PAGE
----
From Eoghanacht Genealogies

Book of Munster

Trans. Eugene O'Keeffe

Eventually Fiacha Muilleathan, son of Eoghan Mor, assumed the kingship of the two Munsters and during his reign Cormac Ua Cuind, king of Ireland, came (from Tara) with a hosting into Munster, demanding tribute from the two provinces of Munster. Cormac besieged the Munstermen at Druim Damhaire (Knockloag); this king weilded great power, both by the vastness of his army and the power of his druids. Cormac had British druids weaving their spells against the Munstermen, so that by necromancy they had dried up all the wells and rivers of Munster, so that the people and their lands were in danger of death from the want of water.

Then Fiacha Muilleathan sent for Mogh Ruith son of Fergus, the best druid to be found in Ireland. Mogh Ruith then lived in Oilen Dairbhre (Valentia Island) in his old age, blind and decrepit, as he had outlived nineteen kings of Ireland:- from the time of Roth mac Rioghuill (the druid who had trained Mogh Ruith in sorcery) to the time of Cairbre Lifechair son of Cormac mac Airt. Mogh Ruith then came to meet Fiacha Muilleathan and the Munster nobles and they complained about what the druids of Leath Cuinn (Northern half of Ireland) had done to them. He undertook to oppose their magic spells, and he chose the territory of Fir Mhwige (Fermoy) as his reward. Mogh Ruith then overcame the druidery of Cormac and they defeated Cormac's forces routing them from Knocklong to Tara with a great massacre. Fiacha Muilleathan the Munster king did not leave Leath Cuind until he got hostages and homage from Cormac mac Airt; as the poet Feidhlime mac Crimthann wrote:-

Good was the king Fiacha Muilleathan
A great territory the Half over which he ruled
He brought hostages from Tara the Strong
To Rathfuim to Rath Naoi
Though he was great; Cormac Ua Cuinn
He bowed to the king of Tir Duinn (Munster).

Fiacha Muilleathan had three noble sons, Oilill Flann Mor and Oilill Flann Beag and Deachluath. The latter, Deachluath is ancestor of the tribe called Uí Fiachach Eile (in north-east of Tipperary - Thurles and Roscrea) and Oilill Flann Mor left no issue.

The family of Oilill Flann Beag.
Oilill Flann Beag had four sons, i.e.,
1. Lughaid, ancestor of all the Eoghanachta;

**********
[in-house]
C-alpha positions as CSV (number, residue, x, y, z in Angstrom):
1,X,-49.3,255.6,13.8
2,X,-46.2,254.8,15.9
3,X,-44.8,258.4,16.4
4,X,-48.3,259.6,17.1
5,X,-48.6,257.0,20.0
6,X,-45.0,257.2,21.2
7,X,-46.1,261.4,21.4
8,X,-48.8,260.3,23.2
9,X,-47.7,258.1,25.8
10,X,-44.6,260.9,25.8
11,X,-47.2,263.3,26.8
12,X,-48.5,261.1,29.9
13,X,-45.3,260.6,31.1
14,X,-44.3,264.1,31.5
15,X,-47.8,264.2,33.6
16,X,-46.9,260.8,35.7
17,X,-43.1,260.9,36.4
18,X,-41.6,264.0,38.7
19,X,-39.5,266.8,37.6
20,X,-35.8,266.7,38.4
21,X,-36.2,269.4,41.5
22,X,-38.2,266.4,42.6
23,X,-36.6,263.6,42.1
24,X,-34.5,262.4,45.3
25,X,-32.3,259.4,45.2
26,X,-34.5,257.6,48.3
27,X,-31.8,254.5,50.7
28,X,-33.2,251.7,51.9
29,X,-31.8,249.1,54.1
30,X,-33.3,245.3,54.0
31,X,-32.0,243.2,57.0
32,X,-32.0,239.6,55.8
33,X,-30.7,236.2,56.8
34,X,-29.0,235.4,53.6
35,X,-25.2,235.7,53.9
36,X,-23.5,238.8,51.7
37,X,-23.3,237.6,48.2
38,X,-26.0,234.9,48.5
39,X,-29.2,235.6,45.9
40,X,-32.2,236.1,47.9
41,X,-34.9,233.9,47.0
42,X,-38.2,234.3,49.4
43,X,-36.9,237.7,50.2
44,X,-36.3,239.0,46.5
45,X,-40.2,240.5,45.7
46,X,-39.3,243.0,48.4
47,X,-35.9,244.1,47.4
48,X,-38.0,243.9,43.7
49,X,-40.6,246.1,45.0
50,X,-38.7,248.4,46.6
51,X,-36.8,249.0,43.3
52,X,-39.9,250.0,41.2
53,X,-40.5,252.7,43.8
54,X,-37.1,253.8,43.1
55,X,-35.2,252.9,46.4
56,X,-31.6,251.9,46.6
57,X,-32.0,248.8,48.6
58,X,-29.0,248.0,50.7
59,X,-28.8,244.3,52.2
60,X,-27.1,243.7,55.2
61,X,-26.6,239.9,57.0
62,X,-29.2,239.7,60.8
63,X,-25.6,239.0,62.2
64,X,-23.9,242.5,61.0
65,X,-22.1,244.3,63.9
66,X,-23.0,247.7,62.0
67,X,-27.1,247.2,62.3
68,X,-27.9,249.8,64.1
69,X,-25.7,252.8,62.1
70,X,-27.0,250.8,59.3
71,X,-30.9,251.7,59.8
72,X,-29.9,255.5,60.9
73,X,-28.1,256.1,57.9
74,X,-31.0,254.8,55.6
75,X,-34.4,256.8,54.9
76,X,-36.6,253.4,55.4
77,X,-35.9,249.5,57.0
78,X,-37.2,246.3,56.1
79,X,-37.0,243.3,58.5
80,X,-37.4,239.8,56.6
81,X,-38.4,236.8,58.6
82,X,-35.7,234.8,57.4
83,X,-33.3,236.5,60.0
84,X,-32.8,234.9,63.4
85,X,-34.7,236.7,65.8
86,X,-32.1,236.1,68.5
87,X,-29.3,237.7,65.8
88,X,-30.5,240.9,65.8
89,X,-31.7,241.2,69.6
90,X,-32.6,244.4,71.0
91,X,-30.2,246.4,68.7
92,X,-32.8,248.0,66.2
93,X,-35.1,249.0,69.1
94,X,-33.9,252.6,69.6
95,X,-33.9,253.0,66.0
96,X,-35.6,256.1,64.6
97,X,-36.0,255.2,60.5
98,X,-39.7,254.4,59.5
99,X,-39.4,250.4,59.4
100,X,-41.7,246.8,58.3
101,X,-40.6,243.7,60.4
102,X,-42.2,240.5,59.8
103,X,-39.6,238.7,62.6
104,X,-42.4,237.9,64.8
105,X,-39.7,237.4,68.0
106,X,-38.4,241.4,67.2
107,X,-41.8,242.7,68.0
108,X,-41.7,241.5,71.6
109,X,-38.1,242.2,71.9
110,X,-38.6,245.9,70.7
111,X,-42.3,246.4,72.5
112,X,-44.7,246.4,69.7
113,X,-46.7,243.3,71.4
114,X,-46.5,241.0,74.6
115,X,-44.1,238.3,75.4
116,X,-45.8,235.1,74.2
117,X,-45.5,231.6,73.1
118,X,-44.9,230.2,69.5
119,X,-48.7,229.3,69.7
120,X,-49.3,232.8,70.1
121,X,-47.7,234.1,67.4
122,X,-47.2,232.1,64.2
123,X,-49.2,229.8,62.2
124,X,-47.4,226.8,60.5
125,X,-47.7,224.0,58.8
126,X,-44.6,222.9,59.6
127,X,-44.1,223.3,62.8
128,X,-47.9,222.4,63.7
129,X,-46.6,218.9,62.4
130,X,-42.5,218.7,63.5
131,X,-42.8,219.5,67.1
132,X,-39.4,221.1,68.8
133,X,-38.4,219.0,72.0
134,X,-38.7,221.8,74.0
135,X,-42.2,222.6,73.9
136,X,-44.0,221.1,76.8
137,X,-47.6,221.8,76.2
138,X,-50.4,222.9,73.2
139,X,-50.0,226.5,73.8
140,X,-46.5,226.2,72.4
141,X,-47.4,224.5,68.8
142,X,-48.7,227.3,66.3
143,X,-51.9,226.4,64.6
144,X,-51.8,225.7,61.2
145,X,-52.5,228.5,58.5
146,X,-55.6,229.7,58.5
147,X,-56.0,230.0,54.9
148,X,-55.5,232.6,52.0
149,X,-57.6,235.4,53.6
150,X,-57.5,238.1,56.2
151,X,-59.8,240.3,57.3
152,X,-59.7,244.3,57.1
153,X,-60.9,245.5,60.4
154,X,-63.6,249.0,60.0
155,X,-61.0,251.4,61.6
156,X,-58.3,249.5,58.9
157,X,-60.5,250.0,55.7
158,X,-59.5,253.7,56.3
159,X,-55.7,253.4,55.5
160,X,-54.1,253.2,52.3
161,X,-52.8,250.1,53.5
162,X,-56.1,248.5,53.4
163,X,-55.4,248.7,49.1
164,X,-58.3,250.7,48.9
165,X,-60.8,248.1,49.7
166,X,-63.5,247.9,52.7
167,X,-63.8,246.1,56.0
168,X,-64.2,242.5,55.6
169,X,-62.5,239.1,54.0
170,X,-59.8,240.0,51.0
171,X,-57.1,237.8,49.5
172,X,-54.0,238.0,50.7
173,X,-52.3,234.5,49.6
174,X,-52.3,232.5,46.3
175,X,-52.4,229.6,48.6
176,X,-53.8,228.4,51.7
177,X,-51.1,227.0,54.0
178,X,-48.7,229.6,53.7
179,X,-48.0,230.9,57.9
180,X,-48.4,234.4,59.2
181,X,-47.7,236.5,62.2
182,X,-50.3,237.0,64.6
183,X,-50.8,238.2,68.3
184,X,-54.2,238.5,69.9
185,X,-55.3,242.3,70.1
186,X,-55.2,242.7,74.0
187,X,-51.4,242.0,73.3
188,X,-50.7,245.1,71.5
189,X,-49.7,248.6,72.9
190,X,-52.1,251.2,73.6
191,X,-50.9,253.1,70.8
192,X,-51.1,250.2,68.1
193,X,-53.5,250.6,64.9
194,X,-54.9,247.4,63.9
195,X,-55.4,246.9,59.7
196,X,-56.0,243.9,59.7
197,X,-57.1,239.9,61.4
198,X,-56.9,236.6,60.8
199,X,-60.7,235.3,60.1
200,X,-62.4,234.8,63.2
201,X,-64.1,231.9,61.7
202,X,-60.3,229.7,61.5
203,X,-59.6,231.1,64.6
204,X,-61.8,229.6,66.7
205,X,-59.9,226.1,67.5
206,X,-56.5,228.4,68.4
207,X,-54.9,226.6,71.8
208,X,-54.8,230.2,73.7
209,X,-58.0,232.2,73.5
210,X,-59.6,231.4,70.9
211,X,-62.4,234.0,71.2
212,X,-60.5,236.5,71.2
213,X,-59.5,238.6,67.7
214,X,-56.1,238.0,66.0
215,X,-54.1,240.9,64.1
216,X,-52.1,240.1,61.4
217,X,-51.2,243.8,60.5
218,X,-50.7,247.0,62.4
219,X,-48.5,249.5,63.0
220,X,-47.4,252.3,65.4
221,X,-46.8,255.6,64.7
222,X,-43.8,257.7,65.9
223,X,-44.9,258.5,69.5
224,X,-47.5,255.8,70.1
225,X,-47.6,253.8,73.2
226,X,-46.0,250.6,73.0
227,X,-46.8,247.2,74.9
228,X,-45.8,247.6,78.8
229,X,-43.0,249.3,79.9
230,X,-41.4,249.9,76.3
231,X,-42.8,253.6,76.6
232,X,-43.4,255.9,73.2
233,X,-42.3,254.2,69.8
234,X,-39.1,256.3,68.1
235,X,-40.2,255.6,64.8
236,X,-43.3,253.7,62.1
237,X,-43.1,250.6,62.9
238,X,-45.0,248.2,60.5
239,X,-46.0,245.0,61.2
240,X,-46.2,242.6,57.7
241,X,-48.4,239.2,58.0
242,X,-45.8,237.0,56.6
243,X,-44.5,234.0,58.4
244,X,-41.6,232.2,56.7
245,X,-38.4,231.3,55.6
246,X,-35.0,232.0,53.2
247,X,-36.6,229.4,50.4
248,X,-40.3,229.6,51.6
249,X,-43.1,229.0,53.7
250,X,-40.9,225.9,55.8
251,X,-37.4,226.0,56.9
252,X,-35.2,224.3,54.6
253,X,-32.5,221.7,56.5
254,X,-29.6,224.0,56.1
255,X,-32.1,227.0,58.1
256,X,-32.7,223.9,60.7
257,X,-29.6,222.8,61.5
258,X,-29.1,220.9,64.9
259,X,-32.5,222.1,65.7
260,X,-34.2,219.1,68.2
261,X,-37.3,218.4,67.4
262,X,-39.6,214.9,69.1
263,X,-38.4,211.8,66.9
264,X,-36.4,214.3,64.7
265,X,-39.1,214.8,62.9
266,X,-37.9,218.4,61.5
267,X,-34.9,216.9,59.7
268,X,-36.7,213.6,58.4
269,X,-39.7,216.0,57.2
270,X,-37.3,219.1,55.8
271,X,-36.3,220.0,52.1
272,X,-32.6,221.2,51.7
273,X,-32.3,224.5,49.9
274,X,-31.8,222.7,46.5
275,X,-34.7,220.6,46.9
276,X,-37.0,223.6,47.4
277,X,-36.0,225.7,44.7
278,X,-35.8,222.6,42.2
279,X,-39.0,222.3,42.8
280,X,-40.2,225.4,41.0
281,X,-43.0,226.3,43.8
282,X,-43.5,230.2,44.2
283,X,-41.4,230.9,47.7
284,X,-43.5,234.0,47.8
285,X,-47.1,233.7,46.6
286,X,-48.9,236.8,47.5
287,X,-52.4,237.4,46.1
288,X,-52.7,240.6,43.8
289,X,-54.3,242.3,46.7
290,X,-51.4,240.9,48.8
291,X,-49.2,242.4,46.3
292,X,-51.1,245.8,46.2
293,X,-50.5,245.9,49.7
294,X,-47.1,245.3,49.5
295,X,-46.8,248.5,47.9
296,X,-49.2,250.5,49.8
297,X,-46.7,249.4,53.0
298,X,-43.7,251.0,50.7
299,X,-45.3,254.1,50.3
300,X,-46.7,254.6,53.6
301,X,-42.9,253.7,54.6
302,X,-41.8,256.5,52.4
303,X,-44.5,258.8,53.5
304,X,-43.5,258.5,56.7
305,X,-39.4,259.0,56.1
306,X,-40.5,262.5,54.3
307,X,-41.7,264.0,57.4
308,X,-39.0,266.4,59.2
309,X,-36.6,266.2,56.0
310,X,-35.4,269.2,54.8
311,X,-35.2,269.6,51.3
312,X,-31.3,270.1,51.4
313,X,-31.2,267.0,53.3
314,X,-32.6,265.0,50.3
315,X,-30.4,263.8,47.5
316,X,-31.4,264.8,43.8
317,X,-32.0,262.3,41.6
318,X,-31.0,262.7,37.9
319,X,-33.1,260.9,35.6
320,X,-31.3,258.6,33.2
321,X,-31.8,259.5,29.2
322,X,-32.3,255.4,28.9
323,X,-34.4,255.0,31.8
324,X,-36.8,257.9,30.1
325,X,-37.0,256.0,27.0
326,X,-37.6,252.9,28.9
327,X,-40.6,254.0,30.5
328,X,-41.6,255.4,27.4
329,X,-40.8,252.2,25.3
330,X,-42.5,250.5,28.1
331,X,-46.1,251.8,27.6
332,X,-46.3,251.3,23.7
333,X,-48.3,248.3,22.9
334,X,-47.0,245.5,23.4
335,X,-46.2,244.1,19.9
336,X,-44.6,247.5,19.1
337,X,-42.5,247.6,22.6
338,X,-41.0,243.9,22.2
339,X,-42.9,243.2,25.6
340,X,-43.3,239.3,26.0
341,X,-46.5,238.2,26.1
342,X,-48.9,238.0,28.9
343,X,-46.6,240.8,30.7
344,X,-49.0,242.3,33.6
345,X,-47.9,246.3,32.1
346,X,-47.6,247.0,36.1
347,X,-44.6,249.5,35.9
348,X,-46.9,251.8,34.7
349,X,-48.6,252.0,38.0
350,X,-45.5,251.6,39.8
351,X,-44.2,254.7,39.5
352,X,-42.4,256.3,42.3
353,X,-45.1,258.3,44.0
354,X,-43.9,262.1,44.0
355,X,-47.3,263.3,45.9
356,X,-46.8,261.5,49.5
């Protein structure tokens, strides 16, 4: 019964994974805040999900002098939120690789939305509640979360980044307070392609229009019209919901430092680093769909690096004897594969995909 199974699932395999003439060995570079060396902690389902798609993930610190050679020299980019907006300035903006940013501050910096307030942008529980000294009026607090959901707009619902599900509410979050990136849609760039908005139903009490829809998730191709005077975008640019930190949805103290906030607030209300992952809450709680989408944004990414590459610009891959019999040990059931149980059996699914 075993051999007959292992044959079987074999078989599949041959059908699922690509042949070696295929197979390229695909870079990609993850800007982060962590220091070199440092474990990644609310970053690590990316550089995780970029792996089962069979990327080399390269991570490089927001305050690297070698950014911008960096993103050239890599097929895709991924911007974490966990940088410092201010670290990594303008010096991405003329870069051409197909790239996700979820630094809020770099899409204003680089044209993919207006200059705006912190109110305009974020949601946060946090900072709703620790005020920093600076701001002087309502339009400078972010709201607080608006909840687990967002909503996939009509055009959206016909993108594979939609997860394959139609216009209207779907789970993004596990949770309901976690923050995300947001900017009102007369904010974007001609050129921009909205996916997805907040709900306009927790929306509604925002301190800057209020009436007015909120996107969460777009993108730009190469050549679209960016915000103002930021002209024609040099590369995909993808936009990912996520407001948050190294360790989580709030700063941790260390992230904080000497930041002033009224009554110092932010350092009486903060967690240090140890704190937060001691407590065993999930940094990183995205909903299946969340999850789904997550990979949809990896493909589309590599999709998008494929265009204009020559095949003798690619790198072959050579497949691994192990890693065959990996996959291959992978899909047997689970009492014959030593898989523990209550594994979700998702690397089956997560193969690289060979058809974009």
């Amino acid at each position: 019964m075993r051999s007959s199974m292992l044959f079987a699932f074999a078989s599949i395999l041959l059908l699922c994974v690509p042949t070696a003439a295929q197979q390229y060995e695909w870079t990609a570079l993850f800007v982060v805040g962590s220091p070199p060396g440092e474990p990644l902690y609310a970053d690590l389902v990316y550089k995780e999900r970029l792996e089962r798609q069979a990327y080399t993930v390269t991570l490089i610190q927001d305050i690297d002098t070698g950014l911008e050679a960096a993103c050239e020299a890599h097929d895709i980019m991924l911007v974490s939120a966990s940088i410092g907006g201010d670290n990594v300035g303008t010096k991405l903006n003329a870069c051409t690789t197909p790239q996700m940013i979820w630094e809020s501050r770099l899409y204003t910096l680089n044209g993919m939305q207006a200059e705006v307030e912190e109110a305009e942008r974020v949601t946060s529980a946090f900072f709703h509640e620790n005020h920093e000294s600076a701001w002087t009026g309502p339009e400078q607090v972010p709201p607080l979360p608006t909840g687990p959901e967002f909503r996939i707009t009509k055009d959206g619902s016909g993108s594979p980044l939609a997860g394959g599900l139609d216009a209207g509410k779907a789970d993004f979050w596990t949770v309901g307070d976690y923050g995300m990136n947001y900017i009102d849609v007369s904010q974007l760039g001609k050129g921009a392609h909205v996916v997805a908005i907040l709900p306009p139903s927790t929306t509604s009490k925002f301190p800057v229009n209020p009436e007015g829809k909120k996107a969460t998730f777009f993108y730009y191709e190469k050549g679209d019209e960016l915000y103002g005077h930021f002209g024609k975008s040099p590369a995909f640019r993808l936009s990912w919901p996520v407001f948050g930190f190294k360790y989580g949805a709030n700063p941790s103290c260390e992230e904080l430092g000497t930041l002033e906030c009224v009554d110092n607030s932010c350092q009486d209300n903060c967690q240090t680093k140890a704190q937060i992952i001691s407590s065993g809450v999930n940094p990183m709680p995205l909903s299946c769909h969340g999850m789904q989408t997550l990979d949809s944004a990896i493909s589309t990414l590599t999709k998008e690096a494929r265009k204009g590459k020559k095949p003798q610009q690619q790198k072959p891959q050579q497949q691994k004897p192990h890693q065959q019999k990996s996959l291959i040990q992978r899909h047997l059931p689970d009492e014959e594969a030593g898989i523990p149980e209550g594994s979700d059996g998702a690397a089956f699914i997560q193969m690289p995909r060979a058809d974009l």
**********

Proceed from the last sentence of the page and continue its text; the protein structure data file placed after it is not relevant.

2. Fiodach, father of Crimthann;
3. Daire Cearba from whom was the Uí Liathain;
4. Maine Munchaoin from whom the Uí Fidgeinte; (the O'Donovans and O'Collinses of mid and west Limerick)

Fiodach, to him was son Criomthann Mor mac Fiodhaig from whom is the tribe Clann Crimthann. He was king of Ireland and Britain.

It is this Crimthann who took the fortress of Doire Da Broc from the sons of Eochaid Mugmeadhon (of the kings of Tara) ie., from Brian, Fiachra, Oilill and Feargus. Crimthann's sister Muingfionn was mother of those four sons. So that her son, Brian, would get the kingship of Ireland, she plotted to poison her brother, Criomthann; the latter died of that poisonous drink; and Mungfionn herself died as well at Inish Donglais on the Moy (Co. Mayo) - as she tasted the drink in order to induce her brother to drink from it. Crimthann having drunk it came to Sliabh Uidhe on Riogh "The Mountain of the King's Death" (now Cratloe Hill, Co. Clare) and there expired.

The four above names sons of Oilill Flann Beag divided Munster between them as follows.

From Comar no dTre in Utsge (Waterford Harbour) to Belach Conglais (Cork Harbour) -
Luguid ancestor of the eoghanachta and Fiodach father of Criomthann took this half;
from Belach Conglais (Cork Harbour) to Limerick -
Daire Cearba and Maine Muncharim to this other half.

These latter two Daire and Maine were born at one birth and concerning them (before birth) their mother saw this vision: they were back to back in her womb and a black chafer between them. This was interpreted as follows: The tribe of Mogh Ruith the druid was the chafer placed between the Uí Liathain and the Uí Fidgeinte so that neither could come to the help of the other.

Sources : Eugene O'Keeffe